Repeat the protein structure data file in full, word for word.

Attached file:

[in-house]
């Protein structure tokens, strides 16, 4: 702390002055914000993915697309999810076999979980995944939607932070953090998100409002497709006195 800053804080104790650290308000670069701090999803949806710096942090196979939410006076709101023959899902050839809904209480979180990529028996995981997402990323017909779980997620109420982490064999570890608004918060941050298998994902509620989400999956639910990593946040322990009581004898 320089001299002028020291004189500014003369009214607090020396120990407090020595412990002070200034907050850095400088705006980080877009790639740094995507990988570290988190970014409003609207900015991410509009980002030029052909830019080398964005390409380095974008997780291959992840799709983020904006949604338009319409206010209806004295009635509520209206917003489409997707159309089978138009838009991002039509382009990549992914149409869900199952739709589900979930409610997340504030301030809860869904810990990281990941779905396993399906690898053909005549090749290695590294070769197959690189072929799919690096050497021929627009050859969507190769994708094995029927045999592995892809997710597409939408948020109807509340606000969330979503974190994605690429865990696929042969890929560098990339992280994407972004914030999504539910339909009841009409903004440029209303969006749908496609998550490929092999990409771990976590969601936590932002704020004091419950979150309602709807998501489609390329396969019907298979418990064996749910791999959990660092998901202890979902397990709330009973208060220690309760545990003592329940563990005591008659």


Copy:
[in-house]
């Protein structure tokens, strides 16, 4: 702390002055914000993915697309999810076999979980995944939607932070953090998100409002497709006195 800053804080104790650290308000670069701090999803949806710096942090196979939410006076709101023959899902050839809904209480979180990529028996995981997402990323017909779980997620109420982490064999570890608004918060941050298998994902509620989400999956639910990593946040322990009581004898 320089001299002028020291004189500014003369009214607090020396120990407090020595412990002070200034907050850095400088705006980080877009790639740094995507990988570290988190970014409003609207900015991410509009980002030029052909830019080398964005390409380095974008997780291959992840799709983020904006949604338009319409206010209806004295009635509520209206917003489409997707159309089978138009838009991002039509382009990549992914149409869900199952739709589900979930409610997340504030301030809860869904810990990281990941779905396993399906690898053909005549090749290695590294070769197959690189072929799919690096050497021929627009050859969507190769994708094995029927045999592995892809997710597409939408948020109807509340606000969330979503974190994605690429865990696929042969890929560098990339992280994407972004914030999504539910339909009841009409903004440029209303969006749908496609998550490929092999990409771990976590969601936590932002704020004091419950979150309602709807998501489609390329396969019907298979418990064996749910791999959990660092998901202890979902397990709330009973208060220690309760545990003592329940563990005591008659």